What are the Stages of Asbestosis

Upon diagnosis, a physician will generally classify a case of asbestosis into one of three categories based on X-rays and other imaging that’s done on the patient’s lungs. Their classification is based on the scope of damage that asbestos exposure has created inside the person’s body.

The categories are unnamed, but there are the three stages of this disease based on details that can be observed in X-rays (Medscape):

  • First stage: A fine reticular pattern, usually at the base of the lungs; pattern may have the appearance of ground glass
  • Second stage: Irregular spots in connective tissue; pattern may obscure appearance of heart and diaphragm
  • Third stage: Coarse pattern in connective tissue; honeycomb pattern in upper areas of lung; heart and diaphragm are further obscured

Because the progression described above is open to interpretation and may be influenced by the sensitivity of X-ray equipment, many doctors will use CT scans to further refine any possible abnormalities in the lungs of people exposed to asbestos. The added specificity of these scans, combined with victims’ descriptions of their symptoms, help them more accurately classify how advanced the disease is in a particular patient.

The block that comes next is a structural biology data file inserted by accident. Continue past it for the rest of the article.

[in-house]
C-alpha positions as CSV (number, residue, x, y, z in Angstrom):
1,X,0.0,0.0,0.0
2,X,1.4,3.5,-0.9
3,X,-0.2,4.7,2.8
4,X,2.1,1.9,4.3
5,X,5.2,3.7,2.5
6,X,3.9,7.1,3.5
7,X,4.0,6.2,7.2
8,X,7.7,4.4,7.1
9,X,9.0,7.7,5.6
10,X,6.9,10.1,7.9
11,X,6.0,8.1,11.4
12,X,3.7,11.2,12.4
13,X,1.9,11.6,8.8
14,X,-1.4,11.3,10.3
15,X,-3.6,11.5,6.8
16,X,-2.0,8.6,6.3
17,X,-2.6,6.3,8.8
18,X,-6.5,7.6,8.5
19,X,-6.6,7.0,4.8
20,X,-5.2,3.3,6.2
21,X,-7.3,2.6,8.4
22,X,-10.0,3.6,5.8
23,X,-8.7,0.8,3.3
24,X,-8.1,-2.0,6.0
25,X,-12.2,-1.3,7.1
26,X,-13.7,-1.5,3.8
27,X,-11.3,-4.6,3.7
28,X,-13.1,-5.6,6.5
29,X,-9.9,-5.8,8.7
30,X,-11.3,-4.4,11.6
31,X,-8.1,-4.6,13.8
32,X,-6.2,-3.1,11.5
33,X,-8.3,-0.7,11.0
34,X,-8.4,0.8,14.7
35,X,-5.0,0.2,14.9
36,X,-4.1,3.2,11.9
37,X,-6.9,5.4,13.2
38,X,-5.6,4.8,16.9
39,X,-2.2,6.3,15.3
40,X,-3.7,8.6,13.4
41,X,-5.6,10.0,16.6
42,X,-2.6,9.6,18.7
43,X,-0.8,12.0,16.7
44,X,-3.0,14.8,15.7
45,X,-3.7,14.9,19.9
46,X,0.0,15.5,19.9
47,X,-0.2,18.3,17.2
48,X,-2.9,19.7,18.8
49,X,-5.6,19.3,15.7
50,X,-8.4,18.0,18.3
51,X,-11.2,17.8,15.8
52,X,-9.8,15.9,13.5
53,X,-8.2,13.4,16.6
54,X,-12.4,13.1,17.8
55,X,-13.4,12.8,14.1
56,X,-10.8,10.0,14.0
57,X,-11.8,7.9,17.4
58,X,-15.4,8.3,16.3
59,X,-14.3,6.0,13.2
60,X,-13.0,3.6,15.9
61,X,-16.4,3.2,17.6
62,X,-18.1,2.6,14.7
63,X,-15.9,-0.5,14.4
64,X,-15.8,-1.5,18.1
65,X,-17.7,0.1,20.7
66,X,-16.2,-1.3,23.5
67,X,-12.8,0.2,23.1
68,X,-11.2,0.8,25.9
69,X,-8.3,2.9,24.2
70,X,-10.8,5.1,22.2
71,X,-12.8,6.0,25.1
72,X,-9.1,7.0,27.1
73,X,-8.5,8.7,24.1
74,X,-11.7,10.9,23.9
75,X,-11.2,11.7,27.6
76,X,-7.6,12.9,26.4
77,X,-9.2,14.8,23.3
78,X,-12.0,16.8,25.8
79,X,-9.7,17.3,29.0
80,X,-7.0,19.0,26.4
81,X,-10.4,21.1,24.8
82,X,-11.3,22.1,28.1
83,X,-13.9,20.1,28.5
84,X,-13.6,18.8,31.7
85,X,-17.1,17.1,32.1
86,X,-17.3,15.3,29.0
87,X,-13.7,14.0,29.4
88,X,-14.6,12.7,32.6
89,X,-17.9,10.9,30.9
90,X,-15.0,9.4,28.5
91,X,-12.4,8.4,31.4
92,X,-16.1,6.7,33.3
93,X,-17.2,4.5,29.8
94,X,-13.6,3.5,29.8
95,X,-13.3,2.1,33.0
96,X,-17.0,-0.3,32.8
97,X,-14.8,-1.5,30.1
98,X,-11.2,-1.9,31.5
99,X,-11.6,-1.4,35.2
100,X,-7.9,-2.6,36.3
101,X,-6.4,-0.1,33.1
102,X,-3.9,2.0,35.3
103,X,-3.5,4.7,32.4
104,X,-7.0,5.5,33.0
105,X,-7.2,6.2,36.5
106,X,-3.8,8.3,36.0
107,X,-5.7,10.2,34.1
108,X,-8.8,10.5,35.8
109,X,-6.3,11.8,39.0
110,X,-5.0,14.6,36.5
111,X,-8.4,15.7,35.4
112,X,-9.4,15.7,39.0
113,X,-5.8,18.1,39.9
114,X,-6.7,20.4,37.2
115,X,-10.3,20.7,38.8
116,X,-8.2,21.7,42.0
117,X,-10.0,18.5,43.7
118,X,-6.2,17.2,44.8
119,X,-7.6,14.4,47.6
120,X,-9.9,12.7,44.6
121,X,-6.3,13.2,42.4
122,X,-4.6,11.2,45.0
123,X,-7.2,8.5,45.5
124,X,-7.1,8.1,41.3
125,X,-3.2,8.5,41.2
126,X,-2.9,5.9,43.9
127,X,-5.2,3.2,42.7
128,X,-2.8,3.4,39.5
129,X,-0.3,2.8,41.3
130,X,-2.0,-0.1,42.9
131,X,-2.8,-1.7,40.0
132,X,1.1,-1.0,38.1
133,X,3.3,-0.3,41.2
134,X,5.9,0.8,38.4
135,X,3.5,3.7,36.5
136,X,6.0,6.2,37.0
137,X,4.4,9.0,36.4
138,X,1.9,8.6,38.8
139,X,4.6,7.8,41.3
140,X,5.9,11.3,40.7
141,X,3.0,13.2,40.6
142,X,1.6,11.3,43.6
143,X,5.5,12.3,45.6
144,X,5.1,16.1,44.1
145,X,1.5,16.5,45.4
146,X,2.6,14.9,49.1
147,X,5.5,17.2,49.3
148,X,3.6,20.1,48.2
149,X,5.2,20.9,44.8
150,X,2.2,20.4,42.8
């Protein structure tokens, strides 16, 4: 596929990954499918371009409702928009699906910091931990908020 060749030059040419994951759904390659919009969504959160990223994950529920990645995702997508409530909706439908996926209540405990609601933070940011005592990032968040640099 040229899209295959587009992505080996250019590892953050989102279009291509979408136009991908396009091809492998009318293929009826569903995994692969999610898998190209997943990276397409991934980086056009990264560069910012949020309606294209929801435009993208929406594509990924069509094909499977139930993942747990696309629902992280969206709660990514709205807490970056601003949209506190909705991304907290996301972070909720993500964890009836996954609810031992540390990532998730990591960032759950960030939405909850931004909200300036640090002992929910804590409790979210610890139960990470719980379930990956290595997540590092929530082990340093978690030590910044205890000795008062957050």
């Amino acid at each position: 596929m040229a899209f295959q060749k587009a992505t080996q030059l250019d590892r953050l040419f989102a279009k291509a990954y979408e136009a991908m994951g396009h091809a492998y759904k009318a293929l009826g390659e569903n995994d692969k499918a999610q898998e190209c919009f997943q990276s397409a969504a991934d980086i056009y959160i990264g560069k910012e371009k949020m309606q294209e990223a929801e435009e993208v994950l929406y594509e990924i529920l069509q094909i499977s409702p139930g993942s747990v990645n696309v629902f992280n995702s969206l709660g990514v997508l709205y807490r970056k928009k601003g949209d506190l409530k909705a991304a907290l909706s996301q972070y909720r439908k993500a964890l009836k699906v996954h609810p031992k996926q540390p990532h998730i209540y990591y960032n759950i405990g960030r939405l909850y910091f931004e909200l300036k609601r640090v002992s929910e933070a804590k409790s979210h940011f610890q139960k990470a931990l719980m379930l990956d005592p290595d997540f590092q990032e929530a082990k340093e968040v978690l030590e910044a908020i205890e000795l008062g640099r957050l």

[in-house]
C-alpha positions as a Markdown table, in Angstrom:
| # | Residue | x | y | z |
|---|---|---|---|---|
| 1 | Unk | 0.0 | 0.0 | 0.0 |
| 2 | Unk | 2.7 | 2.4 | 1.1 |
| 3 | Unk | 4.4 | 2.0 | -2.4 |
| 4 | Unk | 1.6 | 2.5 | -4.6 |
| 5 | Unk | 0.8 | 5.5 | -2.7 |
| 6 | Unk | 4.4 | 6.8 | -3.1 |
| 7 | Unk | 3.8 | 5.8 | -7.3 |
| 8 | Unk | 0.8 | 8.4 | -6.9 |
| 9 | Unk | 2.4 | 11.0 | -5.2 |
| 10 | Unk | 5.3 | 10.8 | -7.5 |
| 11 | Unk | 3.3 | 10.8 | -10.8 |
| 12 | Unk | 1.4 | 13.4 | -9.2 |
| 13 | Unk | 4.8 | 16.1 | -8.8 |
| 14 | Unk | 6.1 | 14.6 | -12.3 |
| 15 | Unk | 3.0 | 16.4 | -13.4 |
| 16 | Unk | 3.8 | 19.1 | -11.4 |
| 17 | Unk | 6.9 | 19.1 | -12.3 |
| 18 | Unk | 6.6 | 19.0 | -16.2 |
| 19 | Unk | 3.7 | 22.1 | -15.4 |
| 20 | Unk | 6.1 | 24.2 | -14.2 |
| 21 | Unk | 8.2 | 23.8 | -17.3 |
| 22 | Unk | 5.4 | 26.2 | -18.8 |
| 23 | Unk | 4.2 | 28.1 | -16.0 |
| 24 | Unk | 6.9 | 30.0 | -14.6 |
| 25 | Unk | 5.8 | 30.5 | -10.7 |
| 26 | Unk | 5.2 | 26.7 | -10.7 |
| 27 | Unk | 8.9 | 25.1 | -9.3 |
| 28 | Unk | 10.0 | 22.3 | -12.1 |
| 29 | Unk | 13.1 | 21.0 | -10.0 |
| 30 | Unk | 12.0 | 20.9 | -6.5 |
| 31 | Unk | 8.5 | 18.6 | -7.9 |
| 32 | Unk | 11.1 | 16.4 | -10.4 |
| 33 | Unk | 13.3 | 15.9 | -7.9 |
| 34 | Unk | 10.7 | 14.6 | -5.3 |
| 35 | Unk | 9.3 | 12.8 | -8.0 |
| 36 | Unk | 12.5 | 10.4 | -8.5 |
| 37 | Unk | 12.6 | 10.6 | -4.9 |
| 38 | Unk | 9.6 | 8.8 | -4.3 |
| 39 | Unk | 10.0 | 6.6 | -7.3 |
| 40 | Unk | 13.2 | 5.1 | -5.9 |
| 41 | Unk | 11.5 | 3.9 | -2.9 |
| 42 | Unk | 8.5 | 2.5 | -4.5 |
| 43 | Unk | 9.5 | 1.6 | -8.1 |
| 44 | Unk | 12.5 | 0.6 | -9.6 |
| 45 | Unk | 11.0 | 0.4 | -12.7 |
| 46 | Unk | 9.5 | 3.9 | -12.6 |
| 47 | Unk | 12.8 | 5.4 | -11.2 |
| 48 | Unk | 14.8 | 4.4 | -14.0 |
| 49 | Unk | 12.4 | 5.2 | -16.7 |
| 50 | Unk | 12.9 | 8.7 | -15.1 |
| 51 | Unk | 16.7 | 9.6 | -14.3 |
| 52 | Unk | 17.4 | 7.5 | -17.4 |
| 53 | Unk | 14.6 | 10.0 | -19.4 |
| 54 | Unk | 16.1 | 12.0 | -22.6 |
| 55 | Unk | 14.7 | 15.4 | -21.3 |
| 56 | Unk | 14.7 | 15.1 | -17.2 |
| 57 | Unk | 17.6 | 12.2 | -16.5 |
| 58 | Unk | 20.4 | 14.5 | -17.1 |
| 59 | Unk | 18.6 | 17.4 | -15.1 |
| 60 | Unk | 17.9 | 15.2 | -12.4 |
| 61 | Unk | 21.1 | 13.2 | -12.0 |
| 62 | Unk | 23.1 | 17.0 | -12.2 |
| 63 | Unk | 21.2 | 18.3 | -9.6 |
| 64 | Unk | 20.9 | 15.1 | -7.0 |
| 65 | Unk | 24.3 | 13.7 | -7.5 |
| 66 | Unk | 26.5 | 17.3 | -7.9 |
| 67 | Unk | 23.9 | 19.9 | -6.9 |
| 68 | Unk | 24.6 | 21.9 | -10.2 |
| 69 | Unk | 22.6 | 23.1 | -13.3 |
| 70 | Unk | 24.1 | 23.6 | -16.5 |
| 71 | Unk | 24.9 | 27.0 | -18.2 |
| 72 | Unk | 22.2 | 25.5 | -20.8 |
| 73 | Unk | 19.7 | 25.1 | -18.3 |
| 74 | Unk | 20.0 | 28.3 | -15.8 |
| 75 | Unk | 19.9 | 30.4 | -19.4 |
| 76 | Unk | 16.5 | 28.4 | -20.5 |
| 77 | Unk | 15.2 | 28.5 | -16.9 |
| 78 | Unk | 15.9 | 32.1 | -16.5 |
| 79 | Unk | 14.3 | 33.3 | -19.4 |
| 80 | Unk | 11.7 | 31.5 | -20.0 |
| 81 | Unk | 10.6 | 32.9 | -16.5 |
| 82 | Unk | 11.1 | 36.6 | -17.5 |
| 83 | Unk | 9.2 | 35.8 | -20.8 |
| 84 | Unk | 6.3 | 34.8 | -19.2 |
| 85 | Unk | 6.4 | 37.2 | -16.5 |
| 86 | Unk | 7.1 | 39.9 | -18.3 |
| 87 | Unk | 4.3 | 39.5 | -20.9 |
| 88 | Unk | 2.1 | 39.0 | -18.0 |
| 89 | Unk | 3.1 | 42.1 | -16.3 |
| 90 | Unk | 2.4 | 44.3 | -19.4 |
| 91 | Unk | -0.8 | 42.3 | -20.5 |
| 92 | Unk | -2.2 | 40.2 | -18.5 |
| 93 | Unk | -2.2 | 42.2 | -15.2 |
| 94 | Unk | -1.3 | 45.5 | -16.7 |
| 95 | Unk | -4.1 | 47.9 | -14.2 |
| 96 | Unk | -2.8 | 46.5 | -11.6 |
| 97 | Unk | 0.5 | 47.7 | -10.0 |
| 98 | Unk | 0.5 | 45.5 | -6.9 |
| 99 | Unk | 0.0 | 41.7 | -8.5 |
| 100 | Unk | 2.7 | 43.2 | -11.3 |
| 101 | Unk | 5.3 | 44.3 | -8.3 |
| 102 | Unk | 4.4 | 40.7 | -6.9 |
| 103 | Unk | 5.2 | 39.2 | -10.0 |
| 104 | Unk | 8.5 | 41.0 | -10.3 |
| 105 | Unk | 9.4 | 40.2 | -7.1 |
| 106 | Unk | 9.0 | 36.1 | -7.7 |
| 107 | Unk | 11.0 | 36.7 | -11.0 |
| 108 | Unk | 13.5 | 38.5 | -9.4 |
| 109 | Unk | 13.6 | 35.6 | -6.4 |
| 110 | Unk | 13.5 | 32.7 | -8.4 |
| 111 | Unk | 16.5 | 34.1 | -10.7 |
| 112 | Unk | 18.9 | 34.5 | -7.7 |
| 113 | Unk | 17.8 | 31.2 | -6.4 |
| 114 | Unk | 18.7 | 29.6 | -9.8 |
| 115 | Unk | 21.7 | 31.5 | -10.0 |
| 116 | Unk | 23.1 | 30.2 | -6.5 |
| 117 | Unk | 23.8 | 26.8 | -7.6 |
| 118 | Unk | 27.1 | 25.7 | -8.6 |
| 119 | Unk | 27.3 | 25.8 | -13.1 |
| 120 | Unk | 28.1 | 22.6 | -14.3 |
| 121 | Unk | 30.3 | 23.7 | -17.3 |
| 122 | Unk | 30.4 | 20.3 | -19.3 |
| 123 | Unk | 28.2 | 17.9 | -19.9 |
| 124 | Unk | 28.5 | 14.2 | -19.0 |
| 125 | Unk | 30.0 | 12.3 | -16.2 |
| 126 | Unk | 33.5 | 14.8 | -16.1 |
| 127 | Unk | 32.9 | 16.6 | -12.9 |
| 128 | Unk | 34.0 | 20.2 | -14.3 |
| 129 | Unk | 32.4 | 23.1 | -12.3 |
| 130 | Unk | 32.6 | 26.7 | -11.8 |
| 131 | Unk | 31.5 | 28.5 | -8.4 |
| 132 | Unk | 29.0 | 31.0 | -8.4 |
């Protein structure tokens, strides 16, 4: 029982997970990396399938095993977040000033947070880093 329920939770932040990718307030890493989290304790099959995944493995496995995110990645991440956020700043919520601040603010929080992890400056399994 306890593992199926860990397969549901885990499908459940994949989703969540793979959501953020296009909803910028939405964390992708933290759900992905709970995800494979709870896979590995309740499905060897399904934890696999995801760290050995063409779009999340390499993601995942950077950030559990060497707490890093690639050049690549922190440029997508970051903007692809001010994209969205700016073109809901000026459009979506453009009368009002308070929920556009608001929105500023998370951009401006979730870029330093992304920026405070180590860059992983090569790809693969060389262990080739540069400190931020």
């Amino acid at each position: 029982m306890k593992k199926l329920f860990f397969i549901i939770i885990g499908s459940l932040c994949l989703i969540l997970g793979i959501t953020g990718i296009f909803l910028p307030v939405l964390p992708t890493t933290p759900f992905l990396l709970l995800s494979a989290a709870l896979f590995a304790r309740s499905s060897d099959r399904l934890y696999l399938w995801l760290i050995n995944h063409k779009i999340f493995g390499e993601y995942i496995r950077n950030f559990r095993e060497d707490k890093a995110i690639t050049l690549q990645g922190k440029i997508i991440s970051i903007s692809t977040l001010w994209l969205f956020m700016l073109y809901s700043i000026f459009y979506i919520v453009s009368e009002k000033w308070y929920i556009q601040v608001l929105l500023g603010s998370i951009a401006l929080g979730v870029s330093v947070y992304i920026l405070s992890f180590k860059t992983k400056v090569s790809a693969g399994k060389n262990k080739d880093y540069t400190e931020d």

Asbestosis is not a form of cancer, but research has suggested that some people whose asbestosis is progressive are more likely to develop lung cancer (PubMed). A study in the United Kingdom found that 46% of patients with progressive asbestosis developed lung cancer compared to just 9% of those who had asbestosis that was controlled.